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The OpenACC data model: Preliminary study on its major challenges and implementations

OpenACC data model

Achievement

This paper describes how the OpenACC data model is implemented in current OpenACC compilers, ranging from research compilers (OpenUH and OpenARC) to a commercial compiler (the PGI OpenACC compiler). This includes implementation of the data directives and clauses, testing whether the data is already present on the device, managing asynchronous data transfers and memory allocations, handling aliased data, reusing device memory, managing partially present data, and supporting shared memory between the host and device.

Significance and Impact

The goal of this work is to provide information and guidance for other implementations of OpenACC or similar programming models such as OpenMP. State-of-the-art devices have a more interesting variety of memory hierarchies. We identified that directive-based, high-level programming models such as OpenACC must evolve to support many different memory hierarchy organizations to provide a truly performance-portable experience.

Research Details

  • Summarize various memory architectures in the today's accelerator systems.
  • Describe details and issues in implementing the OpenACC data model in the three different OpenACC compilers.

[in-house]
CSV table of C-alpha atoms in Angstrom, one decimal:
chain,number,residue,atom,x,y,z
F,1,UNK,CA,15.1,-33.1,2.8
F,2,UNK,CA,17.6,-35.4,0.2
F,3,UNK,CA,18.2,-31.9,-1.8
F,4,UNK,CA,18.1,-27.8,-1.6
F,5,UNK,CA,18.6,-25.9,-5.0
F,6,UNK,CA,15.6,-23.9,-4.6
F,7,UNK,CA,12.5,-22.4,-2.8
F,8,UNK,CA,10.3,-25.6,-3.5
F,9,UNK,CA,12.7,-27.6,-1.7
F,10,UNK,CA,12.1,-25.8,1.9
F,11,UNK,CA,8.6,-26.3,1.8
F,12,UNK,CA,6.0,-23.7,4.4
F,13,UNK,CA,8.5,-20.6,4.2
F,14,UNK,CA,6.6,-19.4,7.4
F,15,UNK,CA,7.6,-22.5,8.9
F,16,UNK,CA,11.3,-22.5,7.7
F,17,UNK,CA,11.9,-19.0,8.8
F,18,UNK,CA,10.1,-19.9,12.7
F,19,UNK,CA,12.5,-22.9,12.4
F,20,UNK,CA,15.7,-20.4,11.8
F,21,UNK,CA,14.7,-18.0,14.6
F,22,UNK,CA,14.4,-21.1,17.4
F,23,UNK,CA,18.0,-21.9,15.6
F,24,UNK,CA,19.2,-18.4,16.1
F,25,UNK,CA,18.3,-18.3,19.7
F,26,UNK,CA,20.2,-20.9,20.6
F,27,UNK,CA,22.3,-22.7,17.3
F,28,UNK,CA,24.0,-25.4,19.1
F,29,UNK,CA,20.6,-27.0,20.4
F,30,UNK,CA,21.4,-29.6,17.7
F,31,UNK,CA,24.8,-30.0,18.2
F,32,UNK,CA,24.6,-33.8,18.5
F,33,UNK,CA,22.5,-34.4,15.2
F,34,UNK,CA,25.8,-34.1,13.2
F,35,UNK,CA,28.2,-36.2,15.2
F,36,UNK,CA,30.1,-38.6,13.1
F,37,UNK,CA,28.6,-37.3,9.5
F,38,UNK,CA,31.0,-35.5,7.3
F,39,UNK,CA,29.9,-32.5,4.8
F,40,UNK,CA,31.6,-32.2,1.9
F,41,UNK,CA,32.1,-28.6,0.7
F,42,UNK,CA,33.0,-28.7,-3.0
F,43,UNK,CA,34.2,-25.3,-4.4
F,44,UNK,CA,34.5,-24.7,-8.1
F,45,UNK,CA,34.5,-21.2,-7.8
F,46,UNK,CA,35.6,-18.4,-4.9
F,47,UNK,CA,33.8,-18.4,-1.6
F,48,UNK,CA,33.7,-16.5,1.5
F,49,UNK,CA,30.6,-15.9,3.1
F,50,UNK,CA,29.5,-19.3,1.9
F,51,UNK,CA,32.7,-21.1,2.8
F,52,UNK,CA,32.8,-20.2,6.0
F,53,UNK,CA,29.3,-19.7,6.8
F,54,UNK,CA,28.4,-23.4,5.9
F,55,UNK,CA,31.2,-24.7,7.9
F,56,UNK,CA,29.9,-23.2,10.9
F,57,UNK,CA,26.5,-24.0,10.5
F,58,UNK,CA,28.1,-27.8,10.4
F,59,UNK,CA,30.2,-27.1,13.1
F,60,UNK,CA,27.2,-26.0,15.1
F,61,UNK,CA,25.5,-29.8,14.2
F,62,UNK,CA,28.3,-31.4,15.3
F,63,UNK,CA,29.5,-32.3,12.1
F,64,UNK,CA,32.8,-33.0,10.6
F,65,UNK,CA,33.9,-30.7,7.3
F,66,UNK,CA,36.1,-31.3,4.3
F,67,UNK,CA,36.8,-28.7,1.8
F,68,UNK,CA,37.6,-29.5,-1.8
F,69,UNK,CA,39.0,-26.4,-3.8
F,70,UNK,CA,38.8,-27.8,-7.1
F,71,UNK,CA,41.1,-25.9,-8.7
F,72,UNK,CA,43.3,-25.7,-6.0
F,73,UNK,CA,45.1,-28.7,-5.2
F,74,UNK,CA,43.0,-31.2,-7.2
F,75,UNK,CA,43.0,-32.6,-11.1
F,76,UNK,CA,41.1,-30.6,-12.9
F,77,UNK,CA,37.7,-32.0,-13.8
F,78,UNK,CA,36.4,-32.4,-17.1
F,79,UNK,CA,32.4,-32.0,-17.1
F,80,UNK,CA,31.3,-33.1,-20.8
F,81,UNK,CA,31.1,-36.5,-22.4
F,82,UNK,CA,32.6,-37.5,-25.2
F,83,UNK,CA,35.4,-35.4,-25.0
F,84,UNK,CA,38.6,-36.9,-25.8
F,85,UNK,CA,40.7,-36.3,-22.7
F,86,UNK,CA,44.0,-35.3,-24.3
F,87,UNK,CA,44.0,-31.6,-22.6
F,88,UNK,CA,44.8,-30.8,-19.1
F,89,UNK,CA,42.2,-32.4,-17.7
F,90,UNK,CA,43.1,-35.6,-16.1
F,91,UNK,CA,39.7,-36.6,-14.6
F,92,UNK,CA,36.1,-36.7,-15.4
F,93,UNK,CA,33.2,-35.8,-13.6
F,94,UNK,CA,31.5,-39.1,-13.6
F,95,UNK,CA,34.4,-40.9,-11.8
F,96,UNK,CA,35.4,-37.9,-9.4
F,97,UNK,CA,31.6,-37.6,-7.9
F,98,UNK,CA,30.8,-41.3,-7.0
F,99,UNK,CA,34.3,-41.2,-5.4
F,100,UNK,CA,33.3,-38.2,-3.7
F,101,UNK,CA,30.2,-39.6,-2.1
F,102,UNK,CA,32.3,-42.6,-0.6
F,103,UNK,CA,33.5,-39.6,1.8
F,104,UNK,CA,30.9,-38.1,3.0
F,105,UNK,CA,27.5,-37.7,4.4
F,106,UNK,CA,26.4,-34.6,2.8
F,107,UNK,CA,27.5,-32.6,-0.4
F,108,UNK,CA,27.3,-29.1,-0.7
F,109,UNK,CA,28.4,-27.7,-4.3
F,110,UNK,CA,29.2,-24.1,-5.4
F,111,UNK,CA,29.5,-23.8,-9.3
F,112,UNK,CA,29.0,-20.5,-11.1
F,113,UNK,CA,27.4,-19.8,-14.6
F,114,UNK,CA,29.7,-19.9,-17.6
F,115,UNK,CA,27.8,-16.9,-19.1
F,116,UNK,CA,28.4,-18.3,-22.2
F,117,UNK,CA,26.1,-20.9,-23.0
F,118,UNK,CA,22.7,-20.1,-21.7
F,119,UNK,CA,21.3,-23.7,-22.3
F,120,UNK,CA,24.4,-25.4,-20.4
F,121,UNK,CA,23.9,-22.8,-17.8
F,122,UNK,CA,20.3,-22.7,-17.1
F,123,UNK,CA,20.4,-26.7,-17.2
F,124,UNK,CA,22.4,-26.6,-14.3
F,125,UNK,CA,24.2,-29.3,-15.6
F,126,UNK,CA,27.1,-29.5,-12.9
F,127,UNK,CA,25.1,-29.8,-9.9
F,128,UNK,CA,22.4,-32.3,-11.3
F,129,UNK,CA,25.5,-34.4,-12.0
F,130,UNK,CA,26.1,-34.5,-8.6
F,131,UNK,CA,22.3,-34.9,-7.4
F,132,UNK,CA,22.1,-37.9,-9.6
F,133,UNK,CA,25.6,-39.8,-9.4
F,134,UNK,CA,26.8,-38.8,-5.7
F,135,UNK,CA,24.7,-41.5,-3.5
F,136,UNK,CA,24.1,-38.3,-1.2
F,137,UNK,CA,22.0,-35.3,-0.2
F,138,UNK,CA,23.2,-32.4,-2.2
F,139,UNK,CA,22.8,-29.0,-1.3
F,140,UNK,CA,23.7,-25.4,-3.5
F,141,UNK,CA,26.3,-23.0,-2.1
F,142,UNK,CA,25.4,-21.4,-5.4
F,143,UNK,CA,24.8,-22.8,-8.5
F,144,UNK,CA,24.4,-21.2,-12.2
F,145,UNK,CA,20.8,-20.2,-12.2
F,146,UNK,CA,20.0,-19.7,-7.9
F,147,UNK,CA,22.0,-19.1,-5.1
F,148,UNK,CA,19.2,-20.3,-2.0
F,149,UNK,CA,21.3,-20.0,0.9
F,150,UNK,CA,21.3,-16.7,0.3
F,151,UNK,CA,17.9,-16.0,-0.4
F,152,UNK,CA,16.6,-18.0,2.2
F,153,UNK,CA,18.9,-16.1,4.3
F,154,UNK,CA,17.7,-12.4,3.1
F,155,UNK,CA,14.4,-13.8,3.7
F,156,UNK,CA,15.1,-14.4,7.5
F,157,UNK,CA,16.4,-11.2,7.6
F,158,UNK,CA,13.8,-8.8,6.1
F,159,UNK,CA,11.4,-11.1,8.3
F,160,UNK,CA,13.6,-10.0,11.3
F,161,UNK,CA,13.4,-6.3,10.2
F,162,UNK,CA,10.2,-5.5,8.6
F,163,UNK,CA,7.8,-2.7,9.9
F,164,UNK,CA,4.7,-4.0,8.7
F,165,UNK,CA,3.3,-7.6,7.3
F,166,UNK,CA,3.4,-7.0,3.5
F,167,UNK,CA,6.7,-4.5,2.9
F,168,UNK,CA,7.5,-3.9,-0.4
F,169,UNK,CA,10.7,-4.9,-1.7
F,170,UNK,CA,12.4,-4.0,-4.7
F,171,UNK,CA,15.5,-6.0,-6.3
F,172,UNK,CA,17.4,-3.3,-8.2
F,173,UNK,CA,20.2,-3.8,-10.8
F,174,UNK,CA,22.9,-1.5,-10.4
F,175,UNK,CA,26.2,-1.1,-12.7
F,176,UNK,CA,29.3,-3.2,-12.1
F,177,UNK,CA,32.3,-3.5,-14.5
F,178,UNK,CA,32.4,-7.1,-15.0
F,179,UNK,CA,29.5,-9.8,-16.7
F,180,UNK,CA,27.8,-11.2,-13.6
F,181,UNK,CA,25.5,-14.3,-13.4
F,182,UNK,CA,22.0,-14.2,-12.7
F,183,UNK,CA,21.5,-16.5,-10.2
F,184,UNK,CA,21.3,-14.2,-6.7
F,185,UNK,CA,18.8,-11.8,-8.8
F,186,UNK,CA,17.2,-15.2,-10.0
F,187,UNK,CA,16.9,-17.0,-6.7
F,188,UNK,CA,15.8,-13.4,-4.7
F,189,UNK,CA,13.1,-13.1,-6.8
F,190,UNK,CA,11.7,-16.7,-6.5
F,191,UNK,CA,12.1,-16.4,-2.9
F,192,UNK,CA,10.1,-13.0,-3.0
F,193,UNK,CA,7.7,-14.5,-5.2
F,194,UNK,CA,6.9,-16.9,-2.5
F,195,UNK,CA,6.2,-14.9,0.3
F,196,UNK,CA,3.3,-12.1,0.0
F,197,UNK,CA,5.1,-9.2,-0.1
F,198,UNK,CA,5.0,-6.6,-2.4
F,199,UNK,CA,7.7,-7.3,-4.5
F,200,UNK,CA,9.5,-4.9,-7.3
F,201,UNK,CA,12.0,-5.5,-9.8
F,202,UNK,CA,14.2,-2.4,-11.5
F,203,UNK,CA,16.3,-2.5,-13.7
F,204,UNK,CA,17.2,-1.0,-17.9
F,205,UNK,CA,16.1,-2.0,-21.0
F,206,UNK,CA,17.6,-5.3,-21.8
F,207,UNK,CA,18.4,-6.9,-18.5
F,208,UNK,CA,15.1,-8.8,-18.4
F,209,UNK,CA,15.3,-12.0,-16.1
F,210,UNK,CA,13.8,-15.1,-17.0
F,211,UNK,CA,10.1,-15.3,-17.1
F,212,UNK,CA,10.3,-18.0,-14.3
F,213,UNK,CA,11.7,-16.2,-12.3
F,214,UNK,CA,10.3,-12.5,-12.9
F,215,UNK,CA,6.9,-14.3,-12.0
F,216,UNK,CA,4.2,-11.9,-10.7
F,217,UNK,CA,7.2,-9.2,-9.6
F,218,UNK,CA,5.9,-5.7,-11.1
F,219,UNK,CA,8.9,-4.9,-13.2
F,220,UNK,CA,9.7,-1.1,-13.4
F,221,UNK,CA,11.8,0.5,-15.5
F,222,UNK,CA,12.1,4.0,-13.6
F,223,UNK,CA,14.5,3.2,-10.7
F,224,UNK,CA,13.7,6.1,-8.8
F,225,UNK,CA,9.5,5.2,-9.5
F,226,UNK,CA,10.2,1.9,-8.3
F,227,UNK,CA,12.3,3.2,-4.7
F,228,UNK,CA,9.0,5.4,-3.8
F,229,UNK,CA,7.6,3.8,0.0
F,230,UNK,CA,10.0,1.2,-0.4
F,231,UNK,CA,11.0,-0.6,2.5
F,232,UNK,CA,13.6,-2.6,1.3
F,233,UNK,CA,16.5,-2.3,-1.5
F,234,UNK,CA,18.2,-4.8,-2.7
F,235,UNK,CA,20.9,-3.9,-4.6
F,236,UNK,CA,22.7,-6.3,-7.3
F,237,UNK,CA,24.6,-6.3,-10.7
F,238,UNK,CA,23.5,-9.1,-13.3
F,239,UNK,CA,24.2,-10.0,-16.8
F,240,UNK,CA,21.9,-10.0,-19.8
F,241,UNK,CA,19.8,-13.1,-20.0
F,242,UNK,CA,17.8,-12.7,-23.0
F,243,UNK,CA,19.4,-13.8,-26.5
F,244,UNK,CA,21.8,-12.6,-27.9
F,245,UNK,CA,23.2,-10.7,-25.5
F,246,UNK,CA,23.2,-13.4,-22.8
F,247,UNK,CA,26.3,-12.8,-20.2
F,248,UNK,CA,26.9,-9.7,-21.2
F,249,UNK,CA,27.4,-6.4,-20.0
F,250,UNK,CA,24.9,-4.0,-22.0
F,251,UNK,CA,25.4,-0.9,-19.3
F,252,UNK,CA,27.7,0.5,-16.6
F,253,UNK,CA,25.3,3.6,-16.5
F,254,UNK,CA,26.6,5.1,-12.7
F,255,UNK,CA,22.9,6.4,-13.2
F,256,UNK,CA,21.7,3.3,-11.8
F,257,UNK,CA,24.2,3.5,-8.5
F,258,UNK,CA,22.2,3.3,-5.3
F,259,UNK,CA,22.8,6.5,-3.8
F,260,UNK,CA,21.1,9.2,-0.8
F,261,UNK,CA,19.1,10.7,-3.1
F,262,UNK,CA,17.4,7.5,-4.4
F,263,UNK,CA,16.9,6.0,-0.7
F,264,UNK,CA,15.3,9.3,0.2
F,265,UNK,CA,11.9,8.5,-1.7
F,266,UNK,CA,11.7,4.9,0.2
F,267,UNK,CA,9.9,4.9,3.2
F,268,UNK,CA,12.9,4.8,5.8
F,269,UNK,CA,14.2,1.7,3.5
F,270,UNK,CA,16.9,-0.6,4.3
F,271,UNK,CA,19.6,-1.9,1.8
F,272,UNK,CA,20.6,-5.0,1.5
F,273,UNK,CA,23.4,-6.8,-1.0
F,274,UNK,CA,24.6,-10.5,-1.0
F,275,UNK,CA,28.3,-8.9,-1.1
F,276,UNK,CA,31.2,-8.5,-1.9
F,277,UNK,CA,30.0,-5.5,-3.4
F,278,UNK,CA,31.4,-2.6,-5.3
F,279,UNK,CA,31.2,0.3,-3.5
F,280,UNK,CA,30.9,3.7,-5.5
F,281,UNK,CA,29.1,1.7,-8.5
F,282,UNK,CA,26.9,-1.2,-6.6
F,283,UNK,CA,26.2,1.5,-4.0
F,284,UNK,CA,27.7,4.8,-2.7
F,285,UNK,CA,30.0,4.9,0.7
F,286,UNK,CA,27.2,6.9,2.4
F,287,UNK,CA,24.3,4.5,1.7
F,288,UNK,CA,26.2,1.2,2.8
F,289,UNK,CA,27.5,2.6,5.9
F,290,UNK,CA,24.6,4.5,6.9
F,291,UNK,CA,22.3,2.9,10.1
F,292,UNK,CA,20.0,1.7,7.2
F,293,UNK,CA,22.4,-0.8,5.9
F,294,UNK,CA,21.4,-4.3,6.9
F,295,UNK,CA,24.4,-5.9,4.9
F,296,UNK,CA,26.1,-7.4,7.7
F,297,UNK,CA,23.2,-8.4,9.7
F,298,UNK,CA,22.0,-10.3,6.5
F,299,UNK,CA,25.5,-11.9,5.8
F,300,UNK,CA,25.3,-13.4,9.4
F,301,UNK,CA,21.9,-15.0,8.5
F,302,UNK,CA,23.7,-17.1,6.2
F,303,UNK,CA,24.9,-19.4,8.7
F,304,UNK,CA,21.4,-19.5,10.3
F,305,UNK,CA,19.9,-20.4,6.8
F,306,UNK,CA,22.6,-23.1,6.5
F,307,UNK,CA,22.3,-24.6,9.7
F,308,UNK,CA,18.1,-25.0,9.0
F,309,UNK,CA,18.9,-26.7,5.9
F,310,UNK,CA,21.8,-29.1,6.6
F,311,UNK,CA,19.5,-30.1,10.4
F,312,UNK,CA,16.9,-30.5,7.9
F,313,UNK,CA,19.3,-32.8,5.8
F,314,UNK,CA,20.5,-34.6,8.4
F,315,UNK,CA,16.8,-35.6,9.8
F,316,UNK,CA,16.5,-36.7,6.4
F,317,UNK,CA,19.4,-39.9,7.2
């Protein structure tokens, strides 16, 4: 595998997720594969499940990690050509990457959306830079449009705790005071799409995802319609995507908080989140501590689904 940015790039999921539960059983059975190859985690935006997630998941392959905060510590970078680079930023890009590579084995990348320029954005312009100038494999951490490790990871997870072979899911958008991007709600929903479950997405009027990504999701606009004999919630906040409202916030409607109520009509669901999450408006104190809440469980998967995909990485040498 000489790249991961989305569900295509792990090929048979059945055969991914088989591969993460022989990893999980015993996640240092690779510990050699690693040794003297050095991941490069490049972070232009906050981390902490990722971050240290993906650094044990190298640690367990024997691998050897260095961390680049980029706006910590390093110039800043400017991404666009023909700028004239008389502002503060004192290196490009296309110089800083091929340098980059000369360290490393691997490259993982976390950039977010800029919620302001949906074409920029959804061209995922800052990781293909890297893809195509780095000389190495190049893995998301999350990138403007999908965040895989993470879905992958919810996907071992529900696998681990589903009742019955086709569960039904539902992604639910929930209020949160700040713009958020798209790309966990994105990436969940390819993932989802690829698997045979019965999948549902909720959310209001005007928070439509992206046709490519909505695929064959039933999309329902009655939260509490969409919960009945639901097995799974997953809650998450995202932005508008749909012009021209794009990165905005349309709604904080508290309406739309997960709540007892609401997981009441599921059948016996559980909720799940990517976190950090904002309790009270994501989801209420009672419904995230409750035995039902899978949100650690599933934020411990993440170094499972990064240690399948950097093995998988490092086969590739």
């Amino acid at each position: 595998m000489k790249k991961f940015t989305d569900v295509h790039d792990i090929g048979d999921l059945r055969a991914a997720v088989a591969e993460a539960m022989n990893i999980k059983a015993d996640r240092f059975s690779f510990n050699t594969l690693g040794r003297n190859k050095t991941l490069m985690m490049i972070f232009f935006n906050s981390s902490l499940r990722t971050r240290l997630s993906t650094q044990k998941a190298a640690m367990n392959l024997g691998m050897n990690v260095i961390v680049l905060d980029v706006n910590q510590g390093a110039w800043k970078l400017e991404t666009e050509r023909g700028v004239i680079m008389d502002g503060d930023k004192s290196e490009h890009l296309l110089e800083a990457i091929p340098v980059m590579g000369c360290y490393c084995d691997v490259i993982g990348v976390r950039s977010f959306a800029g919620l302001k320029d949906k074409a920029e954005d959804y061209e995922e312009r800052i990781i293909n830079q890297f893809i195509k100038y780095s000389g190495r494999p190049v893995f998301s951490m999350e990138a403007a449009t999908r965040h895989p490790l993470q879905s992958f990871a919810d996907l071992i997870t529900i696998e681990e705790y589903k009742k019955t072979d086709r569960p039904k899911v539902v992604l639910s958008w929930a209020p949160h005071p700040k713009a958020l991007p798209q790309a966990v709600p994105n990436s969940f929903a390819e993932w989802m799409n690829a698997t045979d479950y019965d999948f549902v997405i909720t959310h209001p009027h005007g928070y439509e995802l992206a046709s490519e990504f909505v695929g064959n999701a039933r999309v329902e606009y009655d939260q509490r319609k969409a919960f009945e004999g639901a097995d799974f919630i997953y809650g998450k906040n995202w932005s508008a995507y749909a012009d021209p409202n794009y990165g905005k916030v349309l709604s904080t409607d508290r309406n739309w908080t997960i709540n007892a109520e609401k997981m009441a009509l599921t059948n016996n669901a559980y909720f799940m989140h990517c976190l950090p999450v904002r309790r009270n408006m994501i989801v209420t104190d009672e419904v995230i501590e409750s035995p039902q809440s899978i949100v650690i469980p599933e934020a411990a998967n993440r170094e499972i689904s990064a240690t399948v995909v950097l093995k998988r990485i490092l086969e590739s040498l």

• Measure the present table lookups, device memory allocation, pinned memory allocation, and managed memory in the three OpenACC compilers using eight OpenACC applications (seven from the SPEC ACCEL benchmark suite and a shock-hydrodynamics mini-application called LULESH).

Overview

This paper describes how the OpenACC data model is implemented in current OpenACC compilers, ranging from research compilers (OpenUH and OpenARC) to a commercial compiler (the PGI OpenACC compiler). First, we summarize various memory architectures in the today's accelerator systems. We then describe details and issues in implementing the OpenACC data model in the three different OpenACC compilers. This includes managing page tables, asynchronous data transfers, asynchronous memory allocate and free, host data construct, aliasing on a data directive, reusing device memory, partially present data, and adjacent data. It also discusses on-going work to manage large, complex dynamic data structures. We measured the present table lookups, device memory allocation, pinned memory allocation, and managed memory in the three OpenACC compilers using eight OpenACC applications (seven from the SPEC ACCEL benchmark suite and a shock-hydrodynamics mini-application called LULESH).